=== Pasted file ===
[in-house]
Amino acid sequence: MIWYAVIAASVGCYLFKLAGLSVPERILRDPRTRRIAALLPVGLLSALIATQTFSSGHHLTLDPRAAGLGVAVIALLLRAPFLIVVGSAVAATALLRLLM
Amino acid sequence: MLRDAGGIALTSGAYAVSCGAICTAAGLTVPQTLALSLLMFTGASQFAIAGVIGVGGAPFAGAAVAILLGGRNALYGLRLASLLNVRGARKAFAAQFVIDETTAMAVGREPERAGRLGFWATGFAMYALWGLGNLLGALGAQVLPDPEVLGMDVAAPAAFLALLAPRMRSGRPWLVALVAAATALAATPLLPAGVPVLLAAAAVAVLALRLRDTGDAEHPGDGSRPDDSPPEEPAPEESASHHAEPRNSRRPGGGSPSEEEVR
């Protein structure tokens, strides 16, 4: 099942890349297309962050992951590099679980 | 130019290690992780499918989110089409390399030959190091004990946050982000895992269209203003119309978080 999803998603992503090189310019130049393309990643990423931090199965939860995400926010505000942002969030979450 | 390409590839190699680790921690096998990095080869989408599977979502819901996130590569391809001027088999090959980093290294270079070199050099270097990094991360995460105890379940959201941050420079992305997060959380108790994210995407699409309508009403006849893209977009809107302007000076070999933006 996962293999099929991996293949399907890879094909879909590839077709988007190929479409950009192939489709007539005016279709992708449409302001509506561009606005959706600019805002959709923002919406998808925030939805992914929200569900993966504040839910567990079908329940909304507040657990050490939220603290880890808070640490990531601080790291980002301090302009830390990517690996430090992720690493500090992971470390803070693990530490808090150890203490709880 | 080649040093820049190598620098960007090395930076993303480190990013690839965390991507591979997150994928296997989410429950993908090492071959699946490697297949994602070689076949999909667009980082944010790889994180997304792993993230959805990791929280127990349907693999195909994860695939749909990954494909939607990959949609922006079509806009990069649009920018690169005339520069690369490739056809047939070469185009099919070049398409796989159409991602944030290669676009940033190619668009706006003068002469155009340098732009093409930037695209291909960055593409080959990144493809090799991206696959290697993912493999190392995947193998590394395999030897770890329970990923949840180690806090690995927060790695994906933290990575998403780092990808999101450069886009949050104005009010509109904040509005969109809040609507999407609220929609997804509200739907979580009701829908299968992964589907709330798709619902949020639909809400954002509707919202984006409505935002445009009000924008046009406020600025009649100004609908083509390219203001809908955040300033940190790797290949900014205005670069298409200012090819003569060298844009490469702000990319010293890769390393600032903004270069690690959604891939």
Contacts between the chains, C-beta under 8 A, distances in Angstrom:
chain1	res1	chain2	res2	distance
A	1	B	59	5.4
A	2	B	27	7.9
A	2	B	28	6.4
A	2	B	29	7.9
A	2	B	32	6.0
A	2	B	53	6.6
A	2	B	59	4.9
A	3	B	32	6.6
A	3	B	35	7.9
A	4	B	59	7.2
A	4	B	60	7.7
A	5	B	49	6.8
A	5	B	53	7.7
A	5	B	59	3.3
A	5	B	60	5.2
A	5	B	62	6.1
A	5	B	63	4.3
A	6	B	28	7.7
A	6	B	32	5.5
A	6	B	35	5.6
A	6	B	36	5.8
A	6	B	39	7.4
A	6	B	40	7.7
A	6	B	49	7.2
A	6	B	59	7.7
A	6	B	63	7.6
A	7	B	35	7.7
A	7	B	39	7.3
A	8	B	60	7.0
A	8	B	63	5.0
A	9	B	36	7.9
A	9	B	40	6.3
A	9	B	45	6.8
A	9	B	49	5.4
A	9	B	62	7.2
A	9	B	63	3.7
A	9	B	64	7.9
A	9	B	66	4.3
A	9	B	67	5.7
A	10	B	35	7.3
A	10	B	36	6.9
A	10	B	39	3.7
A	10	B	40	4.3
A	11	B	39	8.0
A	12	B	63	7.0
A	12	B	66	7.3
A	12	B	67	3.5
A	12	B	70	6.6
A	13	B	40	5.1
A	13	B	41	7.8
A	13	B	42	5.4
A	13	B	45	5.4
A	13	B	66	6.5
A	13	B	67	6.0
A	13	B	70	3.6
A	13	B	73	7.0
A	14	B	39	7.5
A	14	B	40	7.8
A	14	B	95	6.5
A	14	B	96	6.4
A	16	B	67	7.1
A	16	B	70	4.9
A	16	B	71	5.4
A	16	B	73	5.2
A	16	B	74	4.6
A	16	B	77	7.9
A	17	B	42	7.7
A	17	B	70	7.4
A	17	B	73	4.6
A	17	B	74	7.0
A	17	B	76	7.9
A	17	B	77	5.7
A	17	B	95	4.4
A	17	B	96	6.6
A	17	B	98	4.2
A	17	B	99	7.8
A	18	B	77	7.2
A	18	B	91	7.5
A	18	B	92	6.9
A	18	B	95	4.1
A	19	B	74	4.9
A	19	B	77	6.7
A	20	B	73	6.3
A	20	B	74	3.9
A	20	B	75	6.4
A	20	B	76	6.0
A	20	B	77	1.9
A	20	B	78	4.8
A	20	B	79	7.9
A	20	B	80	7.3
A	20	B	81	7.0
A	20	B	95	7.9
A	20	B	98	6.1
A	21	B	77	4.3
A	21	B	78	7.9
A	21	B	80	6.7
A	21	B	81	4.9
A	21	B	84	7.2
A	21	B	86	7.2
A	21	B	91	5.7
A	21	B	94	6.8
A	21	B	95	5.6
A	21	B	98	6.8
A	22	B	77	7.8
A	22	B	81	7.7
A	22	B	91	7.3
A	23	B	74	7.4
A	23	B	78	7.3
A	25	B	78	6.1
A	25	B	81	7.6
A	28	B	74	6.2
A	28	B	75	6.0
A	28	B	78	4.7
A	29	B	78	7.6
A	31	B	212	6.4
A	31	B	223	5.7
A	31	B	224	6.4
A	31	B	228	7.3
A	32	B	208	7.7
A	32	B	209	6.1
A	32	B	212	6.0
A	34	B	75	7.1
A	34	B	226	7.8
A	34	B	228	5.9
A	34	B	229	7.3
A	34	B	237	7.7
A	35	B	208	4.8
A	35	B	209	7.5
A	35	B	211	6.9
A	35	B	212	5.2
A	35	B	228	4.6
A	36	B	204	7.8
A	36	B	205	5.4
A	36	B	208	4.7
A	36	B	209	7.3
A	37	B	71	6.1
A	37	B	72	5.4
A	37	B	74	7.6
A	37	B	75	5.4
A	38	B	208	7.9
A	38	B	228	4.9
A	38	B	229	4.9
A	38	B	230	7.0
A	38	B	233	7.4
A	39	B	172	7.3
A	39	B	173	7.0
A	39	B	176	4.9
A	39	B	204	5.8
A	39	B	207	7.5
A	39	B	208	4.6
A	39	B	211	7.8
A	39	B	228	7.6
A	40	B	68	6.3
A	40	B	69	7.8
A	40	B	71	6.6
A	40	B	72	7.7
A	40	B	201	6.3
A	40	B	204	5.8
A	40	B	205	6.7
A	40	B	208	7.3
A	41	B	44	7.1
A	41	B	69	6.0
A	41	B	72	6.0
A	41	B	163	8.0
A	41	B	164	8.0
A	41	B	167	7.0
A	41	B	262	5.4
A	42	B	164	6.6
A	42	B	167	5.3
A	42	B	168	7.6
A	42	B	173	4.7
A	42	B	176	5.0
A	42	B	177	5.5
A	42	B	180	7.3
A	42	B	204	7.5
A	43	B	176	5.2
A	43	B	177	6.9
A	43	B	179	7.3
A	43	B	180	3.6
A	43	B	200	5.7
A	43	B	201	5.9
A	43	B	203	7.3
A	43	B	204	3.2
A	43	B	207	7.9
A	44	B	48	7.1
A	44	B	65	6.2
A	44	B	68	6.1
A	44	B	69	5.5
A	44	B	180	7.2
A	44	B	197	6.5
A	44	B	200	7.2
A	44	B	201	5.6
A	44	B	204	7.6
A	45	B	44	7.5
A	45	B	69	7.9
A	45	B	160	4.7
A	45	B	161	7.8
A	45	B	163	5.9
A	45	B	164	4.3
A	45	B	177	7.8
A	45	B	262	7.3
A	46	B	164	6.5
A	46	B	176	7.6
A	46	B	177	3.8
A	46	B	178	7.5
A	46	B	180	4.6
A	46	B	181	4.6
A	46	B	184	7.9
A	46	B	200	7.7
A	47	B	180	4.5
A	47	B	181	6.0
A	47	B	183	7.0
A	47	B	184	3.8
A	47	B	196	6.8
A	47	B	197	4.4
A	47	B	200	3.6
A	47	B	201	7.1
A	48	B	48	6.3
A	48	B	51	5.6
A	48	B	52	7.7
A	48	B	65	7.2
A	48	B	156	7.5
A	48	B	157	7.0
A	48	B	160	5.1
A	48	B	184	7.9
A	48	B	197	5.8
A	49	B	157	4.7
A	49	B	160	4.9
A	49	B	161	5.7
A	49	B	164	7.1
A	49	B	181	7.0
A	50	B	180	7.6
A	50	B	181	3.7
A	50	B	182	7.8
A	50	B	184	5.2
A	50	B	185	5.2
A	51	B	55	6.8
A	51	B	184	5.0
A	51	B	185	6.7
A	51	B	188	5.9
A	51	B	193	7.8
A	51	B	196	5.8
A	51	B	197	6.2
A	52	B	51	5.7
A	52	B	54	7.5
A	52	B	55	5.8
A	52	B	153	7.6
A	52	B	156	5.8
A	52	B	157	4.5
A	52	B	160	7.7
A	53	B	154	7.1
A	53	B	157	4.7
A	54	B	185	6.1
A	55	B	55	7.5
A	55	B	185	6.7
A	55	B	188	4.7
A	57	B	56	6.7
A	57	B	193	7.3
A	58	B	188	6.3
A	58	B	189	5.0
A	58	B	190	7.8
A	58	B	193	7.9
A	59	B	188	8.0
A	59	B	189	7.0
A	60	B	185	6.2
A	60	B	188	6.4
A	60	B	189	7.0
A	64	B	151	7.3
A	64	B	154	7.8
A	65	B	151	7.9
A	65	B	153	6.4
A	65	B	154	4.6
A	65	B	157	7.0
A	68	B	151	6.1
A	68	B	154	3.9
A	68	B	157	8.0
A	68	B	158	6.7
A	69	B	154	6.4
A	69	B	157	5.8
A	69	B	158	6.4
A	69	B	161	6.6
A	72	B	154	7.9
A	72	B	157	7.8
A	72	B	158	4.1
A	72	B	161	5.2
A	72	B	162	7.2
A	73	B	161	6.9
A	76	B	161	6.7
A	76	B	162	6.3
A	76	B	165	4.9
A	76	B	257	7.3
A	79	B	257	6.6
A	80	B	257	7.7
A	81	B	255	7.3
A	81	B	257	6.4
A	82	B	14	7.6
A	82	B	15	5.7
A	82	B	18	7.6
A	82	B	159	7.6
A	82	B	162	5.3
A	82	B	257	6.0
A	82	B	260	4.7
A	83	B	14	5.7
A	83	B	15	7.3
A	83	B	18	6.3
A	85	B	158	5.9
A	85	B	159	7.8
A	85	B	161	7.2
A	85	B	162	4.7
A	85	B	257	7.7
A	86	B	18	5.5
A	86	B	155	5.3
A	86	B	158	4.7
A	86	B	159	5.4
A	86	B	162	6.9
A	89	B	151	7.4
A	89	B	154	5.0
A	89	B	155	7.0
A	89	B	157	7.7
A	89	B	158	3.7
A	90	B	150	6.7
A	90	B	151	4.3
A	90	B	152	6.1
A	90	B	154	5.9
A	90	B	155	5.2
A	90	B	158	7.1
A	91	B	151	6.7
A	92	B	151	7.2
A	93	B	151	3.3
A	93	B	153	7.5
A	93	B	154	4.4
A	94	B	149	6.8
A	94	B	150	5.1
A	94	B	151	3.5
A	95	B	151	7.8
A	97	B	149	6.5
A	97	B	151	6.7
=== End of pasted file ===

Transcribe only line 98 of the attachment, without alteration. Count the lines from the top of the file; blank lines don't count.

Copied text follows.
A	20	B	95	7.9